We expect the middleware to be highly complex, due to the wide range of functionalities that have to be addressed. For example, consider the following usage model: A mobile terminal is switched on, and then this device immediately identifies the available services via an electronic services guide (ESG). The user orders one of the available services via a secure transaction with the service provider who decides whether a part of the DVB-H downstream will be allocated to provide the service. The decision could be made based on a popularity measure of the requested service, which allows optimized allocation of the digital broadcasting capacity. Content protection is provided such that only those users who have paid for the service have access to it. A negotiated level of quality of service is guaranteed. If the user moves then, the handovers both in the interactive networks (UMTS, WLAN) as well as in the digital broadcasting networks (DVB-H, DMB-T, etc.) are managed seamlessly.

The research issues include:

  • Negotiation between different broadcast and mobile operator networks for billing and interactive services. Different kinds of services can be provided based on this, for example, purely subscription, video on demand, usage-based billing w/o network connection, etc.

  • Study on the characteristics of the available networks in a predefined area. It includes the analysis of the available bandwidth in both downlink and uplink channels, how they change in different time scales, e.g. hours, days and months, etc.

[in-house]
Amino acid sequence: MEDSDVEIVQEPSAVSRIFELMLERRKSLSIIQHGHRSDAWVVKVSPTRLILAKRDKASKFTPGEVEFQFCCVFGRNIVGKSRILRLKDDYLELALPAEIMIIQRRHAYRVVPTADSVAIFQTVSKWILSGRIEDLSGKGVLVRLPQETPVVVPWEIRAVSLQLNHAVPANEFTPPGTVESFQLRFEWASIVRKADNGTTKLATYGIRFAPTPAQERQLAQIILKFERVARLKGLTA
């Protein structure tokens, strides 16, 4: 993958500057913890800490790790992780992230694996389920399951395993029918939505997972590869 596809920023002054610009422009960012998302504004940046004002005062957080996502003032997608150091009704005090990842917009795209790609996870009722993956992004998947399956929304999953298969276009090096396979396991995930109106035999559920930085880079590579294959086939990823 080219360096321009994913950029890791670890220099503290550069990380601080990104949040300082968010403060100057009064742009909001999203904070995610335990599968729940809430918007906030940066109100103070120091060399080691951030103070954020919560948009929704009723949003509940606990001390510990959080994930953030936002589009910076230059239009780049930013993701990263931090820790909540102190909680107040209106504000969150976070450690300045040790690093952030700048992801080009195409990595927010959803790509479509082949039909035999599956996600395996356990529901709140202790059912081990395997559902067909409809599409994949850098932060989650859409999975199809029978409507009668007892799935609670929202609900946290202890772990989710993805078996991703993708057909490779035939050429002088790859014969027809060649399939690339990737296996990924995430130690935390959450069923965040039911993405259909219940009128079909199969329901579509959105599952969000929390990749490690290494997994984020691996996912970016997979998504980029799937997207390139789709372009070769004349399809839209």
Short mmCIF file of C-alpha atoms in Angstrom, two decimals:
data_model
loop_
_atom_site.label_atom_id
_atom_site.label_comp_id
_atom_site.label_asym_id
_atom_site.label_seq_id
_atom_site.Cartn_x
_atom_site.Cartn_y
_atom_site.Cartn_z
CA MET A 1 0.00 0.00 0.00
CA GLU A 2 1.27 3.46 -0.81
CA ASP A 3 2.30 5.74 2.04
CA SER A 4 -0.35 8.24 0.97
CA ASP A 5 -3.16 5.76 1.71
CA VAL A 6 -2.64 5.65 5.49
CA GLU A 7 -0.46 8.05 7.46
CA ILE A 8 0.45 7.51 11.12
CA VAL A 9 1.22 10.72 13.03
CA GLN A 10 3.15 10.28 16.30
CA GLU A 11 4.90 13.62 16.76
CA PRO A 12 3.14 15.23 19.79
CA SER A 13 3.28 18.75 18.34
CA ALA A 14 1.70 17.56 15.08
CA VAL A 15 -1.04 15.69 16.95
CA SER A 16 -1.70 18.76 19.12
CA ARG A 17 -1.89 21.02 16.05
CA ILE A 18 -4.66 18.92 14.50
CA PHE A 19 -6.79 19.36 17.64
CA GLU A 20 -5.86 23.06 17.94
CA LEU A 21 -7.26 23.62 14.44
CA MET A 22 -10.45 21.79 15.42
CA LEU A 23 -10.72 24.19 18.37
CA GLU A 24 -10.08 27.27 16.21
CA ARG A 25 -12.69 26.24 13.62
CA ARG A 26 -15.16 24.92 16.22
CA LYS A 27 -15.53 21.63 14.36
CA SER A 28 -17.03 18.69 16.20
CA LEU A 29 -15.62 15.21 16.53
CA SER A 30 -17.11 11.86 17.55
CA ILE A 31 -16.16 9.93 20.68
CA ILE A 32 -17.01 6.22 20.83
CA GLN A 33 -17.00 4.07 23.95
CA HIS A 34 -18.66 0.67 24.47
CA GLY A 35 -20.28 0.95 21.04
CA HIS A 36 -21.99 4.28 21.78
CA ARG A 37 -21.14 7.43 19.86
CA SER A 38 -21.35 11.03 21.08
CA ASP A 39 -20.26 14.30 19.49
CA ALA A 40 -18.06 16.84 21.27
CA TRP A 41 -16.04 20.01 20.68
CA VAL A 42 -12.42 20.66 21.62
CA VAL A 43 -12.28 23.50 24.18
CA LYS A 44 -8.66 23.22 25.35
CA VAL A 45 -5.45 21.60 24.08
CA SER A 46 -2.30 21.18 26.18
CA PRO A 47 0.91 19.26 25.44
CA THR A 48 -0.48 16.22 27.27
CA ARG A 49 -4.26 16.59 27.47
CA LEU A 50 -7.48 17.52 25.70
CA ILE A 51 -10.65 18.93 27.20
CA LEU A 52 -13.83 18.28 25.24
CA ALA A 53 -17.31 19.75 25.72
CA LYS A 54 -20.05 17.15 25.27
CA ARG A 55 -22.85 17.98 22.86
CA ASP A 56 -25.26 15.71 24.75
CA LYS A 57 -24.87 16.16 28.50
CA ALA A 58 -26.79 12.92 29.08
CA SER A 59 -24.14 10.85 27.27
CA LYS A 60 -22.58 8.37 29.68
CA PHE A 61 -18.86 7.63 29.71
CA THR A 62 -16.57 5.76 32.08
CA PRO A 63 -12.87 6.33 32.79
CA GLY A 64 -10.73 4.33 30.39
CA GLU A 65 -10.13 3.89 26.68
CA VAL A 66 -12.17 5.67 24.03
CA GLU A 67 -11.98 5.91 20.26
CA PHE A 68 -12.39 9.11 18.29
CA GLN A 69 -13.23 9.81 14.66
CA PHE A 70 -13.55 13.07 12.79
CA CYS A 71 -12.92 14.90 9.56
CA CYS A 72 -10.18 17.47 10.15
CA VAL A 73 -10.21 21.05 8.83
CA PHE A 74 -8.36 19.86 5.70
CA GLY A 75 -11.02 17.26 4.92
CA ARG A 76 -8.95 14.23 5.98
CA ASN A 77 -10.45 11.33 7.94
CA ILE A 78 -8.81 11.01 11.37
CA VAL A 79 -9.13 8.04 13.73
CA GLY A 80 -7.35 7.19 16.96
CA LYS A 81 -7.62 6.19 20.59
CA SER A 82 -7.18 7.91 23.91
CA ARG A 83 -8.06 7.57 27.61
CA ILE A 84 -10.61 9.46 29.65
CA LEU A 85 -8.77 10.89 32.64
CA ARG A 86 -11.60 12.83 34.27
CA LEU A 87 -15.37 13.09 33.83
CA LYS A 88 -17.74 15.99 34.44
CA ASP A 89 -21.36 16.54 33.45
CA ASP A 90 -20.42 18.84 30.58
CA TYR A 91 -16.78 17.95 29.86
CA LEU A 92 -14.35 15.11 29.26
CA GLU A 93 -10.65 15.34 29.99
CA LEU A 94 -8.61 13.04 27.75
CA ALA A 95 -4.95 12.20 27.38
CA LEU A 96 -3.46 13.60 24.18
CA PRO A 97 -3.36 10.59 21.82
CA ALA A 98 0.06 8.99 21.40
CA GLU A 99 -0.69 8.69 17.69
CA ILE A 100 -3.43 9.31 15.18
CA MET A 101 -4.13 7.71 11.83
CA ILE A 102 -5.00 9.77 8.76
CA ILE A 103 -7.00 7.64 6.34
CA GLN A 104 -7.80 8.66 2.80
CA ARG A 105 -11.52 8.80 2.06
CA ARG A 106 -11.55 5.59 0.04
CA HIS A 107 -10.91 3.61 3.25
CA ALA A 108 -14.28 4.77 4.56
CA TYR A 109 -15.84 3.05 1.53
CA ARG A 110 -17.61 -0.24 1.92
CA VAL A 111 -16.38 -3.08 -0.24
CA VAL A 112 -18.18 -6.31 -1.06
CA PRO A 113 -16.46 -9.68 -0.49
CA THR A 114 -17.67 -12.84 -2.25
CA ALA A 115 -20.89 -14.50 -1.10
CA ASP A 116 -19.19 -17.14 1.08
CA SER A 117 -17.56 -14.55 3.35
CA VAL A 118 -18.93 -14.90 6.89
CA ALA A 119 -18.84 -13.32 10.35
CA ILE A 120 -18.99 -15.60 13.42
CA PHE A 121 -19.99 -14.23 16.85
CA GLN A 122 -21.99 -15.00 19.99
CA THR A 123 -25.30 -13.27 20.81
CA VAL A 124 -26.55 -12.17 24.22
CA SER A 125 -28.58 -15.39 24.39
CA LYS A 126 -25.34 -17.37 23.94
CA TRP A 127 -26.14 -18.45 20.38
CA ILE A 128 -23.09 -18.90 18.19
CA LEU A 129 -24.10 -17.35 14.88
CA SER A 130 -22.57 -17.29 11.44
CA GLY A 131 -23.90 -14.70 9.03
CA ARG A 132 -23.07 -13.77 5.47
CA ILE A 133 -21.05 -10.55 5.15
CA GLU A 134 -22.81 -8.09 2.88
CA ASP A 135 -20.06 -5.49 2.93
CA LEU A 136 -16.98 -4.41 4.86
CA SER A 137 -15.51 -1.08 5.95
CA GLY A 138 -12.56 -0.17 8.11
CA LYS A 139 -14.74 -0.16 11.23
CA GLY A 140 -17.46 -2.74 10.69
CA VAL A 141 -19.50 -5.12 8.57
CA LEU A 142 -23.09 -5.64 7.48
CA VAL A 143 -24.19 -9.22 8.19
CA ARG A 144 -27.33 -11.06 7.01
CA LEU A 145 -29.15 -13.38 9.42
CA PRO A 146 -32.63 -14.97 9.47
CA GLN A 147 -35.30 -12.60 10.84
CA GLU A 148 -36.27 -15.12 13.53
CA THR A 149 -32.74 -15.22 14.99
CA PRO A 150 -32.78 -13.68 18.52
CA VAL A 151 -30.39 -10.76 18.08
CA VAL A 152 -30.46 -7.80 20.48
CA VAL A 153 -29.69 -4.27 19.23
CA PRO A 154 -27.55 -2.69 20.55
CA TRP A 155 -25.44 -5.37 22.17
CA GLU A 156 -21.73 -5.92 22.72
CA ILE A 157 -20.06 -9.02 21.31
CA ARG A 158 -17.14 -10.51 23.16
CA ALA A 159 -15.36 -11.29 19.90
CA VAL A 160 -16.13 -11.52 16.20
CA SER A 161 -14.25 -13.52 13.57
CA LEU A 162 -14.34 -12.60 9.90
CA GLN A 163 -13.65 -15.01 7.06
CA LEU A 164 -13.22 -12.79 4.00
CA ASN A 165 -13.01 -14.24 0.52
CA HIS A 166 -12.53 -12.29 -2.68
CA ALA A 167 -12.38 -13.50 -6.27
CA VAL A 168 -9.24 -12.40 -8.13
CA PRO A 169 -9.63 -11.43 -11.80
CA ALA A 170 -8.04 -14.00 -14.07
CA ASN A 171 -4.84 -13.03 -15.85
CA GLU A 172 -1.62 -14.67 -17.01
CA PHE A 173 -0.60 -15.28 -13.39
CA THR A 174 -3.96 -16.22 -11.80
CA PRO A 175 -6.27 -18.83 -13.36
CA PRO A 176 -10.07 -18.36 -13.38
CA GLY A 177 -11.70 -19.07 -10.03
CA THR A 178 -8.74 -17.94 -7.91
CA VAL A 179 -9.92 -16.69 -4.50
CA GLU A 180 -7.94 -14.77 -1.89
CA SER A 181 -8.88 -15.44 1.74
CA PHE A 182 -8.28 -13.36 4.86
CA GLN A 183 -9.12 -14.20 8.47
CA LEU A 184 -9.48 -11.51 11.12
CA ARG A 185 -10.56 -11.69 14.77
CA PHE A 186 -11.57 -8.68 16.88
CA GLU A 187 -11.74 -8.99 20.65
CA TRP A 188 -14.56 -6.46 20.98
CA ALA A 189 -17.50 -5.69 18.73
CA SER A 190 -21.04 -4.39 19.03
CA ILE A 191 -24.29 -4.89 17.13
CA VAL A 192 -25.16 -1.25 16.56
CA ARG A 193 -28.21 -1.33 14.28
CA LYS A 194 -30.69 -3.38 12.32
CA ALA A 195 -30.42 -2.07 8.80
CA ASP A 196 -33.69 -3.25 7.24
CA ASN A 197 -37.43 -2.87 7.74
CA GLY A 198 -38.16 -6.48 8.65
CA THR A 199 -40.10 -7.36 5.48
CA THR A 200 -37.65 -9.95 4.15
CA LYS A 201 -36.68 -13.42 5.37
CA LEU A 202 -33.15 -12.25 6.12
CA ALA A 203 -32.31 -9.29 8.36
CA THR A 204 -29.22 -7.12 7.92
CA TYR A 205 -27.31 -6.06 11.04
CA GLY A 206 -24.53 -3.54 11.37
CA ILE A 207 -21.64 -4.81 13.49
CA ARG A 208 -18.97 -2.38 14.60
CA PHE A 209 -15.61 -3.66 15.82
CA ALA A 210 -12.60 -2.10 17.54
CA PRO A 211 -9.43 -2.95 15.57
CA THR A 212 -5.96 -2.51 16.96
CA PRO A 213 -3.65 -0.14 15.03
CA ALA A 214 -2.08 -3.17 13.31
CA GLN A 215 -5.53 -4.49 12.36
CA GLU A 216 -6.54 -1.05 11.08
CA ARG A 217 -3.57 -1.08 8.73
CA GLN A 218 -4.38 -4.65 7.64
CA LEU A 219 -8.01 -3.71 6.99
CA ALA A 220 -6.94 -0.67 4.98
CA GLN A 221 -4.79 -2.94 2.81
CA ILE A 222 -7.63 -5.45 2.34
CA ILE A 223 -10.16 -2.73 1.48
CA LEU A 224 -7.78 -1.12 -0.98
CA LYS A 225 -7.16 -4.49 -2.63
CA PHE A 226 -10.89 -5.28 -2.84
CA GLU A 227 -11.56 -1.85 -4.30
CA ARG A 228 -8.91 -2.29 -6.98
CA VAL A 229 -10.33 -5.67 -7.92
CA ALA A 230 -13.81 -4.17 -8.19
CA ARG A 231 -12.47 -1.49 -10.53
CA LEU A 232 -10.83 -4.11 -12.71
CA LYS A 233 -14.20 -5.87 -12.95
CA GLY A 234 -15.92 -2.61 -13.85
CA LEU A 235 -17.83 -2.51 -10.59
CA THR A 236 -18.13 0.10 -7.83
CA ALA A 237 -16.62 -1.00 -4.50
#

• Analysis of Interactive application requirements. Popularity measure of the requested services in the coverage areas and load balancing among different networks. The statistics of the requested services will help to provide the services required by the majority of the users while postponing low priority requests. The service can be shared by different networks in order to balance the load among them.

  • Handover problems will be trigged when mobile users move in and out of the coverage areas of different networks.

  • Managing resources in a fault-tolerant manner, reducing the impact ill-behaved clients have on system stability. The wireless networks suffer from low throughput, high bandwidth variability, high latencies, unreliability, and their susceptibility to sudden connection losses and temporary unavailability. An overall challenge is to strive for suitable techniques keeping applications working in face of all the diverse resulting problems.

  • Scalability should be taken into account since there could be several middleware servers, connected with different networks, and serving a potentially high number of concurrent clients.

The aim of this activity is to provide a set of algorithms, to be implemented into the portal part of the middleware, which can optimize the allocation of the capacity of digital broadcasting networks (DVB-H/DMB-T) and the mobile networks. We should therefore focus on a subset of items and demonstrate their feasibility through and ad hoc communication with the middleware client.

The signalling system will also be developed for the interfaces with IP encapsulator, treatment of ESG, etc. The following image sketches a high-level overview of the planned software framework.